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Tuesday, December 01, 2020

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Richmond hosts Virginia Professional Squash Championships

The surveys are in: no one seems to know what the giant glass box constructed in the Tyler Haynes Commons is, but everyone is eager to find out.

The University of Richmond is the co-host of the third annual Virginia Professional Squash Championship. With the Country Club of Virginia, the university will host the four-day tournament, which began with the first-round matches yesterday evening and will conclude with the championship match at 6:30 p.m. on Saturday in the Game Room. The winner of the tournament will receive a $30,000 prize.

The driving force behind bringing the tournament to campus was James Davis, a professor of mathematics and squash enthusiast.

Davis began playing squash while on sabbatical in England. While looking for an alternative to racquetball, which does not exist in Europe, Davis began playing squash, and has continued playing for the last 10 years.

The Virginia Squash Racquets Association (VSRA), an organization Davis is closely affiliated with, contacted Davis earlier this year looking for a venue for this year's tournament. When the proposal for the auxiliary gym in the Robins Center was turned down because of construction, Davis suggested that the court be built in the Commons.

Davis said the Commons was the perfect location. So many people pass through the building that everyone would be introduced to the game, he said.

Although choosing the university to host the event may seem random to the uninformed, Carla Shriner, assistant director for university events, said the goal of the university was to familiarize the students with the international game.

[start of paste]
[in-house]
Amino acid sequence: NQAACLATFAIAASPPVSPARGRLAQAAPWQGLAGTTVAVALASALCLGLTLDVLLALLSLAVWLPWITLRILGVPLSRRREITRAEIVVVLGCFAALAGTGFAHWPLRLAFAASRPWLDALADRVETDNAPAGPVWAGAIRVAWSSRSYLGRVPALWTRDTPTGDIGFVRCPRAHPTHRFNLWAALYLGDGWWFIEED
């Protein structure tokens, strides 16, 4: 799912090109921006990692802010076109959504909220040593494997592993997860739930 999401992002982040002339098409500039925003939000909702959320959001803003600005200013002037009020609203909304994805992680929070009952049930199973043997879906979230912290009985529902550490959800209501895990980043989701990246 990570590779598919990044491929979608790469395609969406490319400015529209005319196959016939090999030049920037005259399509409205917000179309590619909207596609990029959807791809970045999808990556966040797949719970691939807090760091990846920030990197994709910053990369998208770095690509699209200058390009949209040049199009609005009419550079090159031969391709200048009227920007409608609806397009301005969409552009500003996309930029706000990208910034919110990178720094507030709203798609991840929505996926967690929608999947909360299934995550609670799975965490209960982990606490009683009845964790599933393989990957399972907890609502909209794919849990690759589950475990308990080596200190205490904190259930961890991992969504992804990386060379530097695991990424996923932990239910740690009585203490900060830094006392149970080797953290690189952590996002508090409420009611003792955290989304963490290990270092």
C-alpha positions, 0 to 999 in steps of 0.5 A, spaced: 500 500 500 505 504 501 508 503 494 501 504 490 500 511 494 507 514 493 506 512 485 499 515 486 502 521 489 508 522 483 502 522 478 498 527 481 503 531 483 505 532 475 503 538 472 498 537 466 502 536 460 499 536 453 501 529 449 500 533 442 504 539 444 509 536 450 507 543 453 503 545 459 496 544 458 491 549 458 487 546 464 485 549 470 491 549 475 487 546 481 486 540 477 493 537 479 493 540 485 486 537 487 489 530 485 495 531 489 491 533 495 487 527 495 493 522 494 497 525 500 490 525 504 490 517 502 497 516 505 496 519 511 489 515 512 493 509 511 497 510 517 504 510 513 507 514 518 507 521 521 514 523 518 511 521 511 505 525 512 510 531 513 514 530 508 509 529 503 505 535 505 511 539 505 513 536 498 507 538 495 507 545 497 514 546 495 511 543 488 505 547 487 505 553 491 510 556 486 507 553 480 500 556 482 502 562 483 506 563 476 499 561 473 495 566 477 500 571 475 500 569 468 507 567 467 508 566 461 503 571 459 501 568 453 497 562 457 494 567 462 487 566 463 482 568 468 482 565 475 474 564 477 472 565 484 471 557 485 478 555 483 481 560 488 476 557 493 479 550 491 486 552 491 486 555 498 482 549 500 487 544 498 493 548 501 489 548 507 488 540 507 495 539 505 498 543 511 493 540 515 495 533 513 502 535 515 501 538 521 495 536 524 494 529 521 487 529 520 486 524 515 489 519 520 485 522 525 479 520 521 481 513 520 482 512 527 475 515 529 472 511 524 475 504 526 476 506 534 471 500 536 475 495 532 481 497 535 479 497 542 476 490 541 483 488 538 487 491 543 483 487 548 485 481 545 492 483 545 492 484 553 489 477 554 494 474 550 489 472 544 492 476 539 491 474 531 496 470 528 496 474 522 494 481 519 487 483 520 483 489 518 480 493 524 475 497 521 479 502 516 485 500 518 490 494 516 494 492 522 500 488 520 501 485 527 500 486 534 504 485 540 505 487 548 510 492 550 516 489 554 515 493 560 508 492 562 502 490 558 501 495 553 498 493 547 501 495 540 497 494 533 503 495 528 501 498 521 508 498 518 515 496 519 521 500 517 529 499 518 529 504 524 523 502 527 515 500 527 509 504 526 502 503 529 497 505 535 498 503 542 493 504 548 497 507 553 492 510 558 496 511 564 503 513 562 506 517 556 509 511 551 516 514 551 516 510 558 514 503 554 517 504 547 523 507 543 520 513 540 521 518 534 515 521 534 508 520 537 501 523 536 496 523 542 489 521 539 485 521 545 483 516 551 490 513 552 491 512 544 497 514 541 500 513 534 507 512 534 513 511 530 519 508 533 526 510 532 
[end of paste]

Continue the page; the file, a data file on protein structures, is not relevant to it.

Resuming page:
"The hope is that students will be exposed to an international sport that people really don't know anything about," she said.

Les Carter, treasurer of the VSRA, which is headquartered in Richmond, has volunteered much of his time in the effort to bring the tournament back to Richmond for its third year. Carter, who was in charge of the logistical side of this year's event, described the process as enormous.

"Everything about this schedule is tight -- both the space and the schedule," Carter said, referring to the task of fitting the glass court into a room barely large enough to fit it, as well as having to schedule a 15-game tournament in a four-day period.

The construction process for the entirely glass court began Monday evening with the unloading of glass, bleachers to seat 100, lighting apparatuses and other things necessary for a successful tournament. Though there were doubts about how easily the construction of the court would be given the spatial constraints, after working through the night early this week, workers finished setting up the court by midday Wednesday.

"As far as I know, everything went as planned," Shriner said.